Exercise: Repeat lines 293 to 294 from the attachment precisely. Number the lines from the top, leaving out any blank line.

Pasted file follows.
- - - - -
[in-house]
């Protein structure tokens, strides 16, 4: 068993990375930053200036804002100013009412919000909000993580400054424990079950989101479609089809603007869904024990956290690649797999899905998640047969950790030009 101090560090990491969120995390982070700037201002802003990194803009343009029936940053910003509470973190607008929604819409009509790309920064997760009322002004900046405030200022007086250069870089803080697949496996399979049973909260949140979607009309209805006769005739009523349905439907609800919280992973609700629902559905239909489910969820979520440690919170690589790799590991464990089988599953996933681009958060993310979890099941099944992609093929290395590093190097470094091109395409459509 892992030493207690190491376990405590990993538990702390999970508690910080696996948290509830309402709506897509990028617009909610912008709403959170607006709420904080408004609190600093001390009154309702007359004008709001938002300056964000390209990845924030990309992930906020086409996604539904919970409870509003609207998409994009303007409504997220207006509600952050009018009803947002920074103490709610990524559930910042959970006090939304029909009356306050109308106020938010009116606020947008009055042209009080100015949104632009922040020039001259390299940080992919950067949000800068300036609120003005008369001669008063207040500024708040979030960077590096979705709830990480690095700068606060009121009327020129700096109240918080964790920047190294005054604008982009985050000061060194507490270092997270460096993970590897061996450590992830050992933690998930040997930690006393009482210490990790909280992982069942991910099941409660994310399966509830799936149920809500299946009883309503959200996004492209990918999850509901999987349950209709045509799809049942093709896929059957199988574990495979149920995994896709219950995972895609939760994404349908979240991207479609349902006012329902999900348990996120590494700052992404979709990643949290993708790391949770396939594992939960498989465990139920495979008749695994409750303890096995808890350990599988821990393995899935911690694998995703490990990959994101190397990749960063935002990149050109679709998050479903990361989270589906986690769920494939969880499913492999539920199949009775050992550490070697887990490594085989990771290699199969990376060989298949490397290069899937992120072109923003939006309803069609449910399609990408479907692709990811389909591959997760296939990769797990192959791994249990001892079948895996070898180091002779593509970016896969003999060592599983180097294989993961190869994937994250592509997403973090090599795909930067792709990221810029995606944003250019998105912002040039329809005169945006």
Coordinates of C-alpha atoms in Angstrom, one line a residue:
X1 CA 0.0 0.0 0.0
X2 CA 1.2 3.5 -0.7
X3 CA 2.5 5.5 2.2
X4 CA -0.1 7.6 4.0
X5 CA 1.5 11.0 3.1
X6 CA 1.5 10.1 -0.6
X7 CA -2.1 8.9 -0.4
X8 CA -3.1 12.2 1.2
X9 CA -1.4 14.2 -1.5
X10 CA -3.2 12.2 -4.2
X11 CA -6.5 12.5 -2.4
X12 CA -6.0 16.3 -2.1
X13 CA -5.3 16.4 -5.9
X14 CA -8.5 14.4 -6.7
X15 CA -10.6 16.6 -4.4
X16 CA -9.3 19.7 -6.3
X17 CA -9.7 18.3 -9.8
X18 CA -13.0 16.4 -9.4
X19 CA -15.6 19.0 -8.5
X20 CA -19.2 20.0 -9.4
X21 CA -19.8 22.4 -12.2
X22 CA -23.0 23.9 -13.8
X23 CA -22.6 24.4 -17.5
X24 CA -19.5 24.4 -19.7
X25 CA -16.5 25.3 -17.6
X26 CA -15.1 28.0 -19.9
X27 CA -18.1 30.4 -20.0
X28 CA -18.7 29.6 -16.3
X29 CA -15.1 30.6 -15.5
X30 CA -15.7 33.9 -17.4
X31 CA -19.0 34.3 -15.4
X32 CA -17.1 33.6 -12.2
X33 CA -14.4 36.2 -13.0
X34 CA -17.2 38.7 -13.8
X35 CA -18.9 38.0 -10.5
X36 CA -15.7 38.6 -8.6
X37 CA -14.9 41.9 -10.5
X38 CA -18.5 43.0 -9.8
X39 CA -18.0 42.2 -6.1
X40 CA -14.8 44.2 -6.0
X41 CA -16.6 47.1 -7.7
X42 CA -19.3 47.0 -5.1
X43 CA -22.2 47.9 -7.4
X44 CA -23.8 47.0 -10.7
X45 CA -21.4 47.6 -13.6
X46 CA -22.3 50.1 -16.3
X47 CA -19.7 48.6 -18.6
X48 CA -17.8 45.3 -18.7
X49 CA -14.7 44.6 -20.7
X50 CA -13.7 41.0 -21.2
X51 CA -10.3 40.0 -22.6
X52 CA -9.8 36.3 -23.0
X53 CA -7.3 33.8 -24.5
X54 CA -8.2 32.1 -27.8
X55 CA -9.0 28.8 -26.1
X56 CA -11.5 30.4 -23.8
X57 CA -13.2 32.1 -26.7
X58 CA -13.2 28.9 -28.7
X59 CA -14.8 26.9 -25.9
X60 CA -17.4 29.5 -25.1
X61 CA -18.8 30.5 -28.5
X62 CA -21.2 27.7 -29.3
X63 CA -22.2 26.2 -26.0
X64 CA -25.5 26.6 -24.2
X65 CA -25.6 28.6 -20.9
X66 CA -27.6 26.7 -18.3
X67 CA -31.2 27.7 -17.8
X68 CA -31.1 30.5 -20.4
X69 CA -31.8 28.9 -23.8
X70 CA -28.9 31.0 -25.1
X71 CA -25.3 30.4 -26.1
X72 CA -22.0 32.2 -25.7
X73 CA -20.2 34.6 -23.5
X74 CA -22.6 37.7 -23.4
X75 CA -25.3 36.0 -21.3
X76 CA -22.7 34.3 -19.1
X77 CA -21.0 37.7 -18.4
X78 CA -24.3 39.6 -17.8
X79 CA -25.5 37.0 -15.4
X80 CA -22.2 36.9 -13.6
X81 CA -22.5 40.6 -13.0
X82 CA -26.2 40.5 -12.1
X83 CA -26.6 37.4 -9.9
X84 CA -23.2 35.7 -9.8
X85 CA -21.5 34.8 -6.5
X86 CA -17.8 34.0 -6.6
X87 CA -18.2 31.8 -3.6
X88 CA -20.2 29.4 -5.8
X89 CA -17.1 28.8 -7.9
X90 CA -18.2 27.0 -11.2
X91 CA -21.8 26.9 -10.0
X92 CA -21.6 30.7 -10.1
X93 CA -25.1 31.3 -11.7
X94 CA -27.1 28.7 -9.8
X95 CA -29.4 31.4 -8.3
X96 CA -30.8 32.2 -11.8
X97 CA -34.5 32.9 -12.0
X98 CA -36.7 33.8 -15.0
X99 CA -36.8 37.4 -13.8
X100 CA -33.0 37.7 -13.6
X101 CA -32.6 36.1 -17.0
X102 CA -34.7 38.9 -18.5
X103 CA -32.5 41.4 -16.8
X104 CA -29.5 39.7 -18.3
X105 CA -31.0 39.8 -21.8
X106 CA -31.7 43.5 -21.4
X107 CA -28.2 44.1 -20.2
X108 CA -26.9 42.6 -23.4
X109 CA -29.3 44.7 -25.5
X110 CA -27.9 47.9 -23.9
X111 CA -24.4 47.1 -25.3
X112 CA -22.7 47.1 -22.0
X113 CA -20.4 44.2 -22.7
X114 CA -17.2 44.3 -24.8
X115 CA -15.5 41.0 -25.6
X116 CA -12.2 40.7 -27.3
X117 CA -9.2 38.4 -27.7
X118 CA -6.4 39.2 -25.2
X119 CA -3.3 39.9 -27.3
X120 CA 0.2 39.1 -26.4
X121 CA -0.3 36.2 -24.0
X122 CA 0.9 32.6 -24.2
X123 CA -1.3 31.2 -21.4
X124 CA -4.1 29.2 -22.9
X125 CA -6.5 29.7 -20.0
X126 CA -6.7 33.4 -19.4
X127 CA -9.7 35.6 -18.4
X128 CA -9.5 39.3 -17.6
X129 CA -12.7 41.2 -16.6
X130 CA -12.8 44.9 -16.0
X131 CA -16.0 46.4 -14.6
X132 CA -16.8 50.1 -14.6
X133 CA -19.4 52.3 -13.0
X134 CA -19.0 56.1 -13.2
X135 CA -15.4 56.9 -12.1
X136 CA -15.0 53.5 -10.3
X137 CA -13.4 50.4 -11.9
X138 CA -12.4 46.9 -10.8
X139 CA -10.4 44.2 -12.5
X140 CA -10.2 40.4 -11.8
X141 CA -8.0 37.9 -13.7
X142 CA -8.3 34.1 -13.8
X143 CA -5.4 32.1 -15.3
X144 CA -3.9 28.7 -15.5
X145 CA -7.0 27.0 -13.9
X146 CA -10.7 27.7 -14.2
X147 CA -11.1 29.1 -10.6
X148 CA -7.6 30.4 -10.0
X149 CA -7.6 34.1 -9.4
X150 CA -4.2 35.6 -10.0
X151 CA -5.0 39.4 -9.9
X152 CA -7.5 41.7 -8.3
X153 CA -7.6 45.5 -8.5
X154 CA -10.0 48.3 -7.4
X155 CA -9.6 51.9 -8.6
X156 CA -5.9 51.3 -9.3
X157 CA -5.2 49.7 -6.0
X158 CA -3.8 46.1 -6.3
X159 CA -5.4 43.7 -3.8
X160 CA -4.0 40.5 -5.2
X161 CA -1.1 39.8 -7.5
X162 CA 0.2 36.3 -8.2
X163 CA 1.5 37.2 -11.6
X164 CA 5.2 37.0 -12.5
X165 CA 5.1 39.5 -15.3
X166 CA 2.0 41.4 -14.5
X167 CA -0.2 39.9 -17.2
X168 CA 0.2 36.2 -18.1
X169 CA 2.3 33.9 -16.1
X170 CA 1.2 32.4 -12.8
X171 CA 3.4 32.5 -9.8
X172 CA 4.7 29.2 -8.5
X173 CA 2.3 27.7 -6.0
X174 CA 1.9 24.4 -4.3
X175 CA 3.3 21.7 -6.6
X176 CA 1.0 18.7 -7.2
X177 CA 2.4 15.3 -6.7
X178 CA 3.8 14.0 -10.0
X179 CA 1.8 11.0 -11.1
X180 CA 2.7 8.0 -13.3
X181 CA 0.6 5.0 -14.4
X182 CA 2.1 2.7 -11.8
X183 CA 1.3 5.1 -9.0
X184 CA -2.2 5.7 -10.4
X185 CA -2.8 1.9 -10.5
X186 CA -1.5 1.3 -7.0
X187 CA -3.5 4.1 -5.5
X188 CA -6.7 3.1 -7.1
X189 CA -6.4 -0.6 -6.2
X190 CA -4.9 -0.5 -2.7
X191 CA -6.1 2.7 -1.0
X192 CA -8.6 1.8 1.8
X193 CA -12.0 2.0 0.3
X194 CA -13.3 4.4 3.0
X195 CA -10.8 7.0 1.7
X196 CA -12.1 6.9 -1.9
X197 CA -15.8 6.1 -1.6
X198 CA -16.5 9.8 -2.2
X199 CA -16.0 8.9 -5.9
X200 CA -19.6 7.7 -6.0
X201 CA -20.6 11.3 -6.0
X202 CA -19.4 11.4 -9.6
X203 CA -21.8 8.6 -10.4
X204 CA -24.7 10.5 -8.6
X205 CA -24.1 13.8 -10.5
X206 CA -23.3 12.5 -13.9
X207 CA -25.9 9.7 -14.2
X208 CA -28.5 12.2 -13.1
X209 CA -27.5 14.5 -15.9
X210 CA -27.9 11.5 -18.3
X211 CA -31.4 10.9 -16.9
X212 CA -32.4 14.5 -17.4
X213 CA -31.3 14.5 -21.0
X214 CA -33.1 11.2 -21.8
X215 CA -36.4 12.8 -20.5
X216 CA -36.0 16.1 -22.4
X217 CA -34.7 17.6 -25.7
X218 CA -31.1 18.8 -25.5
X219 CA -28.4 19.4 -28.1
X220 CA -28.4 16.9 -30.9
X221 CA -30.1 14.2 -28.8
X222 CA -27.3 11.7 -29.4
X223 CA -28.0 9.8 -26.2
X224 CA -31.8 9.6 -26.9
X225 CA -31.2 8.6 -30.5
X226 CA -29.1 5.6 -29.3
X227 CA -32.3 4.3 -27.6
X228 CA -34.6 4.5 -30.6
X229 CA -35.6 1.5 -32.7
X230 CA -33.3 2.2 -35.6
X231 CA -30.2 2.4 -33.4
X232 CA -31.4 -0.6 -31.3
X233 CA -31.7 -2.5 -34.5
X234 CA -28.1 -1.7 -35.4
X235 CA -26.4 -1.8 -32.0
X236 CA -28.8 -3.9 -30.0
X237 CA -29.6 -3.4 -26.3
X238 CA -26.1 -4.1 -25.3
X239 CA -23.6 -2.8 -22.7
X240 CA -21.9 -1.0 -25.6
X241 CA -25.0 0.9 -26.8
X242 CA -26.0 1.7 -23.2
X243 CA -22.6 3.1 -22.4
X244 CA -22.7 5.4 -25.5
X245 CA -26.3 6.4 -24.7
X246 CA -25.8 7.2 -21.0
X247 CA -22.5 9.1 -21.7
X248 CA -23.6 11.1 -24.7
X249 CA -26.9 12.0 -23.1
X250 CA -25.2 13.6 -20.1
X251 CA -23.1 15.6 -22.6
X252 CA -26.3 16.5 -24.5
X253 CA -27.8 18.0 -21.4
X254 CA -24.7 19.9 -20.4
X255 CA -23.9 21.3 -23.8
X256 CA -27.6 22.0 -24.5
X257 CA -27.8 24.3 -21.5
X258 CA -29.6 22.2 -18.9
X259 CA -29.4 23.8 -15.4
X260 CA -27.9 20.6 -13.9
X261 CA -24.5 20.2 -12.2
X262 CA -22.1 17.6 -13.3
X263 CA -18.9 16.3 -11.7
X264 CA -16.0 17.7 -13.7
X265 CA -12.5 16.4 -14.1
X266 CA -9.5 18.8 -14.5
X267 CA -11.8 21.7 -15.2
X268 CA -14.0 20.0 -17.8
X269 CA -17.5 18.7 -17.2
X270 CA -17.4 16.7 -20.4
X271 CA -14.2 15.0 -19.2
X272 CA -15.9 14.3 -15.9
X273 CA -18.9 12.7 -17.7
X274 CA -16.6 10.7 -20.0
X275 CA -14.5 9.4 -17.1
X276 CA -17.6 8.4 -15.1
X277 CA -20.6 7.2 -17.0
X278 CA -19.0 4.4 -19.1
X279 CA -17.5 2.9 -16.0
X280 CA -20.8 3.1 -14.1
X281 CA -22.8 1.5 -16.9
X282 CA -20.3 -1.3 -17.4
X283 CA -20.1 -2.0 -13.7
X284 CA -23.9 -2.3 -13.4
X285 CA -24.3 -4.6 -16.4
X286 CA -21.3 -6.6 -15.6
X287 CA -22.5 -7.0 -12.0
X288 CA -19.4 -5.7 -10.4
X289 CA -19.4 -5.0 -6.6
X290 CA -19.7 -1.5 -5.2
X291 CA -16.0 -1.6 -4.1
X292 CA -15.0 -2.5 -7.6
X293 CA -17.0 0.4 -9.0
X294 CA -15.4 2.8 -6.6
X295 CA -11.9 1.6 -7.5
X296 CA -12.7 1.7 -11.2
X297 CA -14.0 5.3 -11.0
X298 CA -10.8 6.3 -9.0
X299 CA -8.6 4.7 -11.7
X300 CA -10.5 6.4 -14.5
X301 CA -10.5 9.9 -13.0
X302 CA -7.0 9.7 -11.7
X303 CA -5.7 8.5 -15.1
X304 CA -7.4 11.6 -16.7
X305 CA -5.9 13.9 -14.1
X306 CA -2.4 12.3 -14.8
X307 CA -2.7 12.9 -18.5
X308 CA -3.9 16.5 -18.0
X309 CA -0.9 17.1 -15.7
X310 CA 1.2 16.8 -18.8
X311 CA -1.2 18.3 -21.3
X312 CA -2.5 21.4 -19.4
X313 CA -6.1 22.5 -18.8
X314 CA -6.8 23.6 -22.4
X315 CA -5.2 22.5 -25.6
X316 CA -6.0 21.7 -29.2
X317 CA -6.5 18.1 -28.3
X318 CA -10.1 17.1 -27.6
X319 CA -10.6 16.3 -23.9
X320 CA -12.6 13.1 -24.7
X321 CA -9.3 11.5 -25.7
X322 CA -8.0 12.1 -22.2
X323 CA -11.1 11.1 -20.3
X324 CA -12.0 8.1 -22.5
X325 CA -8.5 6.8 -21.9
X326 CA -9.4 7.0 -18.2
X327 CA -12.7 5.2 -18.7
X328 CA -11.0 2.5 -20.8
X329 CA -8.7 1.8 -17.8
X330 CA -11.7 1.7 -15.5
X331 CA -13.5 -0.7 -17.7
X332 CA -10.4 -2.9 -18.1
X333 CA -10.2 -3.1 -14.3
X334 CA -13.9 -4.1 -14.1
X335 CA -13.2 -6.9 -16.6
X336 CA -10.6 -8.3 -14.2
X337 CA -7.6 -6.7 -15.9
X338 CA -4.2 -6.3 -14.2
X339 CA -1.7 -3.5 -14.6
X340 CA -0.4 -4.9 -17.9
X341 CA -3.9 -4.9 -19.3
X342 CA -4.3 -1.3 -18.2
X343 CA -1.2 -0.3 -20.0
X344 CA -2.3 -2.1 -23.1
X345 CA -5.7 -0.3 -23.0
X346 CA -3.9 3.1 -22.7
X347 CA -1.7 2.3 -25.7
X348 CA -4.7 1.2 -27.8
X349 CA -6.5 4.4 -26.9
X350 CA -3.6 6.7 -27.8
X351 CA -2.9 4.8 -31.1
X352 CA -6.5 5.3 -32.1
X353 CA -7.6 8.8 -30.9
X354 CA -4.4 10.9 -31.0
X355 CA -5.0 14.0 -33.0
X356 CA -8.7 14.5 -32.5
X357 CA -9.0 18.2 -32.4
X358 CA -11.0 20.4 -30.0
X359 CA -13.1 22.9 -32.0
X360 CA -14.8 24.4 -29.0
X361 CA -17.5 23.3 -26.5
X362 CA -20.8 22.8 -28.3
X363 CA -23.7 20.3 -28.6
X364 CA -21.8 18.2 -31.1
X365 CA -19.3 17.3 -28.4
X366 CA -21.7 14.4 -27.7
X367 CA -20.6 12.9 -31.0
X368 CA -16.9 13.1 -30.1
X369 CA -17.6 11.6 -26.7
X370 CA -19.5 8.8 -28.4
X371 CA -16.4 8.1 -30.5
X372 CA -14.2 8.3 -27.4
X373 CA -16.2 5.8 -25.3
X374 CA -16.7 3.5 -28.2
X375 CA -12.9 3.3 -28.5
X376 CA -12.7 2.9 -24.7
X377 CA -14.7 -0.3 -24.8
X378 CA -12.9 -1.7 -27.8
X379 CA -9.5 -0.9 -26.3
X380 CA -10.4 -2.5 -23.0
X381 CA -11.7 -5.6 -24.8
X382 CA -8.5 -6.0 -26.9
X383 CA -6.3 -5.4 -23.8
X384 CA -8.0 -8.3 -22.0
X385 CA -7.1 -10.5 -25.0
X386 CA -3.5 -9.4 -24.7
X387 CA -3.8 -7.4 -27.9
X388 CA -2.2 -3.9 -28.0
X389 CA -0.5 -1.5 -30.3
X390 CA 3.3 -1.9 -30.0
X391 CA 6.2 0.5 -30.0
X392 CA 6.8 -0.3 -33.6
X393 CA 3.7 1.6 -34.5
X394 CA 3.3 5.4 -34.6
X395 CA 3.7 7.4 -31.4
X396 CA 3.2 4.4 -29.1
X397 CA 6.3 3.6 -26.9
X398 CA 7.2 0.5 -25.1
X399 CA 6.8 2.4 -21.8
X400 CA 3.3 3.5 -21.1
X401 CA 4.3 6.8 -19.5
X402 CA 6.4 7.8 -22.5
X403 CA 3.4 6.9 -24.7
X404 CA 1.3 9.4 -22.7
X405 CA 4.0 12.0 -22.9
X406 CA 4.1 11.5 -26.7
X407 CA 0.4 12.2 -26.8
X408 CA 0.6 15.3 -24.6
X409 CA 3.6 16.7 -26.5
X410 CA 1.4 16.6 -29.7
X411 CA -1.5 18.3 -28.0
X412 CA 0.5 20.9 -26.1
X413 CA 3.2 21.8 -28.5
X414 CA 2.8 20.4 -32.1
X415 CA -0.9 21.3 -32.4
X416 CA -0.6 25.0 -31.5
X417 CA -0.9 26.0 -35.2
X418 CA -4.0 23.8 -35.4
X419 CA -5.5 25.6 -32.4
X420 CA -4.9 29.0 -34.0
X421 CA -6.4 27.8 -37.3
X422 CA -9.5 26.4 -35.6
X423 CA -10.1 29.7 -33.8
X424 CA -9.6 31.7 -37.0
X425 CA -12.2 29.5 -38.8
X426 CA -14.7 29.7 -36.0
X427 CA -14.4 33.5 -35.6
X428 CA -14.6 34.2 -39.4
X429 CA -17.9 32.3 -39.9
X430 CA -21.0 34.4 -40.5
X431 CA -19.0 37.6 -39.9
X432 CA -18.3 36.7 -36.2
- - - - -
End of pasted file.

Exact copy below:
X290 CA -19.7 -1.5 -5.2
X291 CA -16.0 -1.6 -4.1